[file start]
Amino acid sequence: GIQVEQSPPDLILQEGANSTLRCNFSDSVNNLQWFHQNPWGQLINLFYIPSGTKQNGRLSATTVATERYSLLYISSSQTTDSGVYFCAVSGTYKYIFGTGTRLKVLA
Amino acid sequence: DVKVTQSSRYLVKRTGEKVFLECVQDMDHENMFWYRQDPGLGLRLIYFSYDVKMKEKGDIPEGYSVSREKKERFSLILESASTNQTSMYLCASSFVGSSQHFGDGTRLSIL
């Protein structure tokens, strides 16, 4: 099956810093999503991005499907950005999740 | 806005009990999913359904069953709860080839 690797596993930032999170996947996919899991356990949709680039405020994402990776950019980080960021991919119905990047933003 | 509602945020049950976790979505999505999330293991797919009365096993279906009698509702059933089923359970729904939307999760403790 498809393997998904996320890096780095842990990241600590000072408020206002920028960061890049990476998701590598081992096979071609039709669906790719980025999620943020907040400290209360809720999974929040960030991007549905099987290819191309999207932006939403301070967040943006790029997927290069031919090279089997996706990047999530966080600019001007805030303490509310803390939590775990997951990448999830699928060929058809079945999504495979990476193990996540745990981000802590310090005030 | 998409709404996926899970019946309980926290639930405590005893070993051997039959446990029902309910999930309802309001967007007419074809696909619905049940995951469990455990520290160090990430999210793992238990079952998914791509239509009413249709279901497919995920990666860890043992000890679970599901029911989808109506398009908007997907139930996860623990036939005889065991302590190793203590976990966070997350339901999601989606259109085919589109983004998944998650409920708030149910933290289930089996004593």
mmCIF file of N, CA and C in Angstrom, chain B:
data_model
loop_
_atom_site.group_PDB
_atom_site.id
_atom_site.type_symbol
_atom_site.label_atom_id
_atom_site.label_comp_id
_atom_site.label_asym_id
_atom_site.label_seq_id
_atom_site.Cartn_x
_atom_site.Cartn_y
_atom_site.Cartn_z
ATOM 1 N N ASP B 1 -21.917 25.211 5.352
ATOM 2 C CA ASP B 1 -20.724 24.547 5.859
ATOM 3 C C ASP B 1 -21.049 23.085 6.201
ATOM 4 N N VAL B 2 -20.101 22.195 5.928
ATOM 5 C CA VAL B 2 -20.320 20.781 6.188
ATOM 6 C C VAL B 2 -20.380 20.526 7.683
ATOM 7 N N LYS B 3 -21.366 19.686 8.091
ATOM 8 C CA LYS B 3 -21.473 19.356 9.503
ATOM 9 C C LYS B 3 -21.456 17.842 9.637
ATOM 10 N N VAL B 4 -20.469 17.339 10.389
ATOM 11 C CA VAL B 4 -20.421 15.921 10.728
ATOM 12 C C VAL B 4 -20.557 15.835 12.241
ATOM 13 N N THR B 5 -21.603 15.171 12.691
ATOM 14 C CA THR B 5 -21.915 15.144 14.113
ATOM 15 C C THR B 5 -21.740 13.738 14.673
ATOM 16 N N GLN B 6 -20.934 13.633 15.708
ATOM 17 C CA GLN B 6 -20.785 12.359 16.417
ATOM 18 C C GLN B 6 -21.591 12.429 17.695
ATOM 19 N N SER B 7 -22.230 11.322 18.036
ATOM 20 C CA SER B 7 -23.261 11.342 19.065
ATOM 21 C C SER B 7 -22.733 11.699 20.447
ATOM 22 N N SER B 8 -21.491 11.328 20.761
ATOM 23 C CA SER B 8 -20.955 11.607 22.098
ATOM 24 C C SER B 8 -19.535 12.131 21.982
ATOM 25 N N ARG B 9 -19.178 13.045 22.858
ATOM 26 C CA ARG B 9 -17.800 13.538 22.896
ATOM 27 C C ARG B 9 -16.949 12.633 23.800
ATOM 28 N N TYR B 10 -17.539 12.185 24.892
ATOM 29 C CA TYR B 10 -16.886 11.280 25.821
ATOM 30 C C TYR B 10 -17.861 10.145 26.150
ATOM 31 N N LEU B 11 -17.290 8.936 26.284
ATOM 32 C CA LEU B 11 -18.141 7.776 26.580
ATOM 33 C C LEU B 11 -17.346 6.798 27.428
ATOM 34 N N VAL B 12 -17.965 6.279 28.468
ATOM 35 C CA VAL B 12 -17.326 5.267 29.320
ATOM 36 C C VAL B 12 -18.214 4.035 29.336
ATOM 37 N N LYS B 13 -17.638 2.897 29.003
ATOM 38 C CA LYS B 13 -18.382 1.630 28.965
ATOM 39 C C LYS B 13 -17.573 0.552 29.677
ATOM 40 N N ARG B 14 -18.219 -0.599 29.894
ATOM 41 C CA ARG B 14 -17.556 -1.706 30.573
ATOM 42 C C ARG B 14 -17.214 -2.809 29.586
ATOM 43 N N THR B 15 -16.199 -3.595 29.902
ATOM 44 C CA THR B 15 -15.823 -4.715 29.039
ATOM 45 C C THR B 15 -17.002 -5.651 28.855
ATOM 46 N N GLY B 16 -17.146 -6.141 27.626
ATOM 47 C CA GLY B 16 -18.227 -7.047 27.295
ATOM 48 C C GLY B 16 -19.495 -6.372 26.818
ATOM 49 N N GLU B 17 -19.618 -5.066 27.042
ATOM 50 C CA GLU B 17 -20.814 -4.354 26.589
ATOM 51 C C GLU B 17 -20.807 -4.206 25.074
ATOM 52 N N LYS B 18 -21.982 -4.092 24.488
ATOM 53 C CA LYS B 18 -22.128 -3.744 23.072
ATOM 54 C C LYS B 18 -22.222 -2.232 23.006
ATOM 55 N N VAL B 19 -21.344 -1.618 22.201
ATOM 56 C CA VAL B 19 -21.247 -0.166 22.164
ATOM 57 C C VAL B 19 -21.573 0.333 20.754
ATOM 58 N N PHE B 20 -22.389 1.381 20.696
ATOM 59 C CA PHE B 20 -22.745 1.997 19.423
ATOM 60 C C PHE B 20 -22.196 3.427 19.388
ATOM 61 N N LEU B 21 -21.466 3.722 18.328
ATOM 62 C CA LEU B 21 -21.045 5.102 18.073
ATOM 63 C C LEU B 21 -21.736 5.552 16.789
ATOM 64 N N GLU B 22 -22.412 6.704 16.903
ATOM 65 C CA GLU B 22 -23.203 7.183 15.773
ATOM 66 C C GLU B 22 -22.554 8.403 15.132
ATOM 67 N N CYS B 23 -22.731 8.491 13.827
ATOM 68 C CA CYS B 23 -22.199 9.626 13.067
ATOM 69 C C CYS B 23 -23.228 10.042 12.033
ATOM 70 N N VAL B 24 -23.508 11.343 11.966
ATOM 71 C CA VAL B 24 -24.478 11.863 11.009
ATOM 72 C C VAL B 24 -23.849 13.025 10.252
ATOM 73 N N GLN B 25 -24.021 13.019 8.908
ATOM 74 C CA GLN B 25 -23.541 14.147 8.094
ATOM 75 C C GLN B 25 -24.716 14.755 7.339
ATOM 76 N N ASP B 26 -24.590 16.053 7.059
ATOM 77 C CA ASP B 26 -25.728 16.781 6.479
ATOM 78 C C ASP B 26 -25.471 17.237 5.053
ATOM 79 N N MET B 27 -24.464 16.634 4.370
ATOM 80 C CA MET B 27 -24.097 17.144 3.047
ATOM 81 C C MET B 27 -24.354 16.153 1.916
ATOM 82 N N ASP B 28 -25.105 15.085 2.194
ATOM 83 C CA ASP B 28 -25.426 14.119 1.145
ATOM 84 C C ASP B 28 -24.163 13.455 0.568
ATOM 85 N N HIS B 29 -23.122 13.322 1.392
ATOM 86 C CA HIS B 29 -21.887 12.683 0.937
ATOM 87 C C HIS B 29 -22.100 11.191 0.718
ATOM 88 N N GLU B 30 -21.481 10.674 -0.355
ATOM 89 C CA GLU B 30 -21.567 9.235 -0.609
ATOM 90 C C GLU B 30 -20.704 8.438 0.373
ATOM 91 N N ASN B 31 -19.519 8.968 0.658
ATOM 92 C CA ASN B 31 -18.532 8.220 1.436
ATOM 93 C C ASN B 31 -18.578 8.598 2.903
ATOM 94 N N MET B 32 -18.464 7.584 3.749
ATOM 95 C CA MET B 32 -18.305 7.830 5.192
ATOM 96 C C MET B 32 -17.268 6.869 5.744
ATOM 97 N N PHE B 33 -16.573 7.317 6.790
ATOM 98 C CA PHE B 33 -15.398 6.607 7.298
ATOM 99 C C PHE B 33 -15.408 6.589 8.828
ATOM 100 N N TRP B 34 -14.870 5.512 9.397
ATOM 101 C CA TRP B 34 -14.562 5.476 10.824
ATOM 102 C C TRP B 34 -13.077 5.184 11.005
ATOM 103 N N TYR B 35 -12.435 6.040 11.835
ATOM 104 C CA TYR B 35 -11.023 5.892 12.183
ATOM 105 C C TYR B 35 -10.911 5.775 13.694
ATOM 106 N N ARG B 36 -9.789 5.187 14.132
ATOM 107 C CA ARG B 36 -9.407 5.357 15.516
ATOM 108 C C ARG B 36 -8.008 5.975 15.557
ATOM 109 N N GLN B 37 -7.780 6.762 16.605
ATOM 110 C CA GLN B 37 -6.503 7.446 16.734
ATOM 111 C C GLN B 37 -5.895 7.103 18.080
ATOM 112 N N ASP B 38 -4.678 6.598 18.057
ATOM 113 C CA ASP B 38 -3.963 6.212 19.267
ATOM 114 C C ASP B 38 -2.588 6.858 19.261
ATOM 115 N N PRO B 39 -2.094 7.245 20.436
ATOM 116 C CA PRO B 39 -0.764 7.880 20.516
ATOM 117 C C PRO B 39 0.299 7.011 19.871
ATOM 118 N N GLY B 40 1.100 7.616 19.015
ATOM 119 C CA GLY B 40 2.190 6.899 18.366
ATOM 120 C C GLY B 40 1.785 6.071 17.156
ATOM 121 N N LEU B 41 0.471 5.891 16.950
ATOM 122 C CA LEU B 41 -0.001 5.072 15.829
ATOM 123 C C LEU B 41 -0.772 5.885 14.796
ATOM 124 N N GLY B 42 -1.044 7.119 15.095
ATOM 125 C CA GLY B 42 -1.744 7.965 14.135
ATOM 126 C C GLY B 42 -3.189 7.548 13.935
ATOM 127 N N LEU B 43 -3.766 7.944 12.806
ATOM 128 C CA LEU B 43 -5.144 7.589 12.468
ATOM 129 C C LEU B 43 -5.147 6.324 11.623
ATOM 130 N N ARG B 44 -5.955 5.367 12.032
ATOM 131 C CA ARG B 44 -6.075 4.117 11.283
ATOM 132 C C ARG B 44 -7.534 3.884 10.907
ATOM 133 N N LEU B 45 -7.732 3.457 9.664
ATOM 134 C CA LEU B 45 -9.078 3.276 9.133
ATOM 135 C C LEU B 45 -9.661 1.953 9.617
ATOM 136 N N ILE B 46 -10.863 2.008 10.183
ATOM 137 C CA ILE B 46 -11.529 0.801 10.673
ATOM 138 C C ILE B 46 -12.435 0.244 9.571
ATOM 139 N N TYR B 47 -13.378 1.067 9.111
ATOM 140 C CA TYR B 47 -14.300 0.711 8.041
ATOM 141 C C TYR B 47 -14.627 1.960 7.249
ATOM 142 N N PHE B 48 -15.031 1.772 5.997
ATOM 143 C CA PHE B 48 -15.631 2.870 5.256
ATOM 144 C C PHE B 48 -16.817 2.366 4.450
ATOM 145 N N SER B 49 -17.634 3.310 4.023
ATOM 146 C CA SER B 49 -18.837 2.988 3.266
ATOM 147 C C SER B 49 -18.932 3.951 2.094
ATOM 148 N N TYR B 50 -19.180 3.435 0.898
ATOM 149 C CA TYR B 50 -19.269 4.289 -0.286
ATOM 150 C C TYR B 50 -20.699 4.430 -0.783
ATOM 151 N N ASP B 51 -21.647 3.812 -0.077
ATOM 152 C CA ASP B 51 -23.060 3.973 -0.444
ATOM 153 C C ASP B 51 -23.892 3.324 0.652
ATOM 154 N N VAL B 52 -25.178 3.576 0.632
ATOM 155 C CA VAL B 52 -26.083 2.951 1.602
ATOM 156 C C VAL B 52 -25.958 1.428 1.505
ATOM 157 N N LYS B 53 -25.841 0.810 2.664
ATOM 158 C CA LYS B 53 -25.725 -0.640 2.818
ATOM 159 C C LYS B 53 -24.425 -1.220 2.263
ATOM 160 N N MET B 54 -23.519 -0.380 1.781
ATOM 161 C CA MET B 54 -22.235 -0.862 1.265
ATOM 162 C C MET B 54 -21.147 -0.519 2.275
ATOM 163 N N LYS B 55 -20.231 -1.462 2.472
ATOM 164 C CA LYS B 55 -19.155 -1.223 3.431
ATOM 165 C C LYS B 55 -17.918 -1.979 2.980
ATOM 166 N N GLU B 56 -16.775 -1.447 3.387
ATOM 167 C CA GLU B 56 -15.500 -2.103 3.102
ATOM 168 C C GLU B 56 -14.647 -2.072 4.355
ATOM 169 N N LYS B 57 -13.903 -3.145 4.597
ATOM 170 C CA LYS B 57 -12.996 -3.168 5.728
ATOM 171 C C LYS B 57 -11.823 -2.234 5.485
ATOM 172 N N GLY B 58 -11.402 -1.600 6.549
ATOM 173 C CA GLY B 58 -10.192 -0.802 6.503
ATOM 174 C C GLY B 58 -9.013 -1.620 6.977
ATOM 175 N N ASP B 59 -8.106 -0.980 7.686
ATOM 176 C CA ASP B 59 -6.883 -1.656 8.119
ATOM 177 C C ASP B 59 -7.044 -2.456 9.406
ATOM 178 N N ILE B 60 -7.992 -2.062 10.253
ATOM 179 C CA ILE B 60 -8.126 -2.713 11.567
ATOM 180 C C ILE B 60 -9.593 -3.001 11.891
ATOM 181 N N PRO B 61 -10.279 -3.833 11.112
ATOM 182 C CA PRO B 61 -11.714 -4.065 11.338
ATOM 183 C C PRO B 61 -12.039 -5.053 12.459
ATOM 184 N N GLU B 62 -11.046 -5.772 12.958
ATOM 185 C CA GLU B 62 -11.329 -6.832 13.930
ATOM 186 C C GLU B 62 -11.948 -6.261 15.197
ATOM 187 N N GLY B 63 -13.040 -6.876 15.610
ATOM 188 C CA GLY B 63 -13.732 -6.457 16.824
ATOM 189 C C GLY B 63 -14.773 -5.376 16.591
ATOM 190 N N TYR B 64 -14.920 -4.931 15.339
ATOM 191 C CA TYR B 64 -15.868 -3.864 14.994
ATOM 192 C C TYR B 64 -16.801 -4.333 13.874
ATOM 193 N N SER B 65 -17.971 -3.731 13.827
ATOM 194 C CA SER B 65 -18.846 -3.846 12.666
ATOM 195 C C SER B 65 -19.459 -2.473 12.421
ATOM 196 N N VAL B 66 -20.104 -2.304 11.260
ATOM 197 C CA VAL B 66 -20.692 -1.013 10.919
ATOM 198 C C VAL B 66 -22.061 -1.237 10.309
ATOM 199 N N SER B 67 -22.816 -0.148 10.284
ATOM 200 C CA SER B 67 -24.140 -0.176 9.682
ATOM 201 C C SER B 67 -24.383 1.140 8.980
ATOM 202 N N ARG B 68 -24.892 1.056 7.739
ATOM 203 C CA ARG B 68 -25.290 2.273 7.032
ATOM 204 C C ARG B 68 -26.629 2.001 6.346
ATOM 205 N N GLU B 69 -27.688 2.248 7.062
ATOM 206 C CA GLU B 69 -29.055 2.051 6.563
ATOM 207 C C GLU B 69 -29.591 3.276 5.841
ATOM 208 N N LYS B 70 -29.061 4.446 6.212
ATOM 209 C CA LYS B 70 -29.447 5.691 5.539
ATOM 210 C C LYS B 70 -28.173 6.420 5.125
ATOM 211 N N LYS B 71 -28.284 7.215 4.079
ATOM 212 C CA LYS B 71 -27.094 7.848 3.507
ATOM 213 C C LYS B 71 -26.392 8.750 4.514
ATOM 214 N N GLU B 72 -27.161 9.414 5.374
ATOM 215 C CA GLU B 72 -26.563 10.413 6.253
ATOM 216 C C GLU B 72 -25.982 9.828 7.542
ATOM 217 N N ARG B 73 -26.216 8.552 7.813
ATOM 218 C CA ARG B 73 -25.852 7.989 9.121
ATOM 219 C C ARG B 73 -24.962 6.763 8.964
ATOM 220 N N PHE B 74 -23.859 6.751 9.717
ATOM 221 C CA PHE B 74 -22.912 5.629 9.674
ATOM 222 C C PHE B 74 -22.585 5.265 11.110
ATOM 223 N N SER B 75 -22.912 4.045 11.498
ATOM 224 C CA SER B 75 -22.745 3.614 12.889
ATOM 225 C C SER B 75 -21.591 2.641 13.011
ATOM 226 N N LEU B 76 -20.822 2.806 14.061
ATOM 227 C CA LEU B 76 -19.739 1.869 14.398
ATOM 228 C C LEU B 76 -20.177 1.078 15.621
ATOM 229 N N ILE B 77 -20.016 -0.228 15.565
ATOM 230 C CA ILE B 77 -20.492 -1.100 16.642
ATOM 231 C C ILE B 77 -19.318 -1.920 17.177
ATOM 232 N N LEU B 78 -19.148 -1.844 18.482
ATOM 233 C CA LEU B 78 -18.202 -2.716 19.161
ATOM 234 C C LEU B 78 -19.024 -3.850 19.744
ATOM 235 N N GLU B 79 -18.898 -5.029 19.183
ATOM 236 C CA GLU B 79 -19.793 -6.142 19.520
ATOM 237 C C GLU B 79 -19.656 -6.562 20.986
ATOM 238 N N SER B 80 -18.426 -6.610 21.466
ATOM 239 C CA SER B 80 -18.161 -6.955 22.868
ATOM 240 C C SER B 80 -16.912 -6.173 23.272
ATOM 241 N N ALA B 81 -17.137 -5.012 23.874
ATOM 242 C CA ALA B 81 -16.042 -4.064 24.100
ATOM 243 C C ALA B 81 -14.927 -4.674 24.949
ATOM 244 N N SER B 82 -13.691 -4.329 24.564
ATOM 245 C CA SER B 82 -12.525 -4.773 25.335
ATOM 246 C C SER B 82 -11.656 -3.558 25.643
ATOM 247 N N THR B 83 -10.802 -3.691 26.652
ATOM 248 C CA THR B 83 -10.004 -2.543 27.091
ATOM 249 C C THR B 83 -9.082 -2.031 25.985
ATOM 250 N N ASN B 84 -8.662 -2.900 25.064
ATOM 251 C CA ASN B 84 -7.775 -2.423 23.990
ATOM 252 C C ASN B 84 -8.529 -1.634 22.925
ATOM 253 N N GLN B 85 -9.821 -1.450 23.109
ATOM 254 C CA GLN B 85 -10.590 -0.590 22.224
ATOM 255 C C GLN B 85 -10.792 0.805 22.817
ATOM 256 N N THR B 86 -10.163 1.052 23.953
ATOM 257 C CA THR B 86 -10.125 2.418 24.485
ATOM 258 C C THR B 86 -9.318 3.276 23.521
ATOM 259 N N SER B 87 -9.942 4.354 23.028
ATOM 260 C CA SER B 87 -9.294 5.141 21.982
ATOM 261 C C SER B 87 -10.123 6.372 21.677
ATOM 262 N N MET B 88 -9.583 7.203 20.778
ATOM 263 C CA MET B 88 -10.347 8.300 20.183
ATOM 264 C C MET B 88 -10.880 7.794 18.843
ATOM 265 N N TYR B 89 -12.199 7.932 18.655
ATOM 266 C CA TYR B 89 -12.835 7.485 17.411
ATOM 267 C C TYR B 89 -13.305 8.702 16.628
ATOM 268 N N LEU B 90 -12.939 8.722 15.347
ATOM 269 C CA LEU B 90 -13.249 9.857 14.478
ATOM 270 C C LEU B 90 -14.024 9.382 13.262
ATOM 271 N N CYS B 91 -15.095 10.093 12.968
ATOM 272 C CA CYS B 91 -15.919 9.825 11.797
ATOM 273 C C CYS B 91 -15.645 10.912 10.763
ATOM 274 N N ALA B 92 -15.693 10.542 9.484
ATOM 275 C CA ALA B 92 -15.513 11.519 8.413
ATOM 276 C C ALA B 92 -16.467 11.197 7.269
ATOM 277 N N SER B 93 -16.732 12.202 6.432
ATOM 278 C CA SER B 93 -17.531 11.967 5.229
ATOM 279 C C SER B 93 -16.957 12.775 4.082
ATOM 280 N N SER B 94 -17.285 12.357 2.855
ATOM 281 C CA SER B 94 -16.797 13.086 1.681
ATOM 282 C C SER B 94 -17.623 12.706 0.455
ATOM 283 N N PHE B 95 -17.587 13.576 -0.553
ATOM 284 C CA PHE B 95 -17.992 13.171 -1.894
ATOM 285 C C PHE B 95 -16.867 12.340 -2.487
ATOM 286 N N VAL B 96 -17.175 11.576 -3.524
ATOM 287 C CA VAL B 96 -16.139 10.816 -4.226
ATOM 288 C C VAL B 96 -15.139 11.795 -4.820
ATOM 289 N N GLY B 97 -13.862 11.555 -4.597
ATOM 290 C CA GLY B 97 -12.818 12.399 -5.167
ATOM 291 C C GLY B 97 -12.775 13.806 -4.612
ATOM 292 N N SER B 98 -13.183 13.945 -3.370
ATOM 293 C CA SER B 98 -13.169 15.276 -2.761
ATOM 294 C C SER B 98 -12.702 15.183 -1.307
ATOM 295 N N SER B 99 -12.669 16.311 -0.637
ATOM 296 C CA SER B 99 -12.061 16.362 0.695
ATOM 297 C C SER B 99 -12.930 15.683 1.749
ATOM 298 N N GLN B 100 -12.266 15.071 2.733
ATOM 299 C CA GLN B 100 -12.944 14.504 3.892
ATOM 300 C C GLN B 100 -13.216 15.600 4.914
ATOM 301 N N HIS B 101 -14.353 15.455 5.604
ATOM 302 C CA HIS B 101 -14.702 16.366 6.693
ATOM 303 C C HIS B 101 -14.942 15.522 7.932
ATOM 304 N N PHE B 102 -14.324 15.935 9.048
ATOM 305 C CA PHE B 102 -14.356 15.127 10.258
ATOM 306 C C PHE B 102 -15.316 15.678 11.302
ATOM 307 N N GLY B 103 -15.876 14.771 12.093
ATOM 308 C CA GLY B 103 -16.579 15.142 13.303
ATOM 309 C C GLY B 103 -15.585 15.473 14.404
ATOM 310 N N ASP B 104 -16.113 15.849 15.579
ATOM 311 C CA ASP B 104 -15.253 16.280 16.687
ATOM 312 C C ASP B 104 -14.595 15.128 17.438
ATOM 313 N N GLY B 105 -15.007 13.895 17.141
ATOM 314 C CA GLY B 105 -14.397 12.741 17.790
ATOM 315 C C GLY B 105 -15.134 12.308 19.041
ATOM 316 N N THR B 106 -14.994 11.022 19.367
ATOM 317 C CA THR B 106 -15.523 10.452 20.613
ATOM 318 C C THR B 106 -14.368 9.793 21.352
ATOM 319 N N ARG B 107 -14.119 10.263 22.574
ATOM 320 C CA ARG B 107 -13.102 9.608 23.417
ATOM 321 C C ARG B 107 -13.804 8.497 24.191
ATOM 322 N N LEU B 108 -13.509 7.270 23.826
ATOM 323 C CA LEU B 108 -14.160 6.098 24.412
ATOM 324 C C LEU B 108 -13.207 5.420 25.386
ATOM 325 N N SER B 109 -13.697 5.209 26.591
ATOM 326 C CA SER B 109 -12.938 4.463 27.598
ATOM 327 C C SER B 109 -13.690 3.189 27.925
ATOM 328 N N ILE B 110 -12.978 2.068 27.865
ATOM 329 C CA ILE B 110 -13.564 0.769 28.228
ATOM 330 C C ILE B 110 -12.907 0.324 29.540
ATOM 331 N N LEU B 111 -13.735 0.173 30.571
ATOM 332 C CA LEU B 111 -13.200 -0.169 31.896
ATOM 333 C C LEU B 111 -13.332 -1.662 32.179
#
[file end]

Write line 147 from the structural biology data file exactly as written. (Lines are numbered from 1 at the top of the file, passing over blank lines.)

ATOM 131 C CA ARG B 44 -6.075 4.117 11.283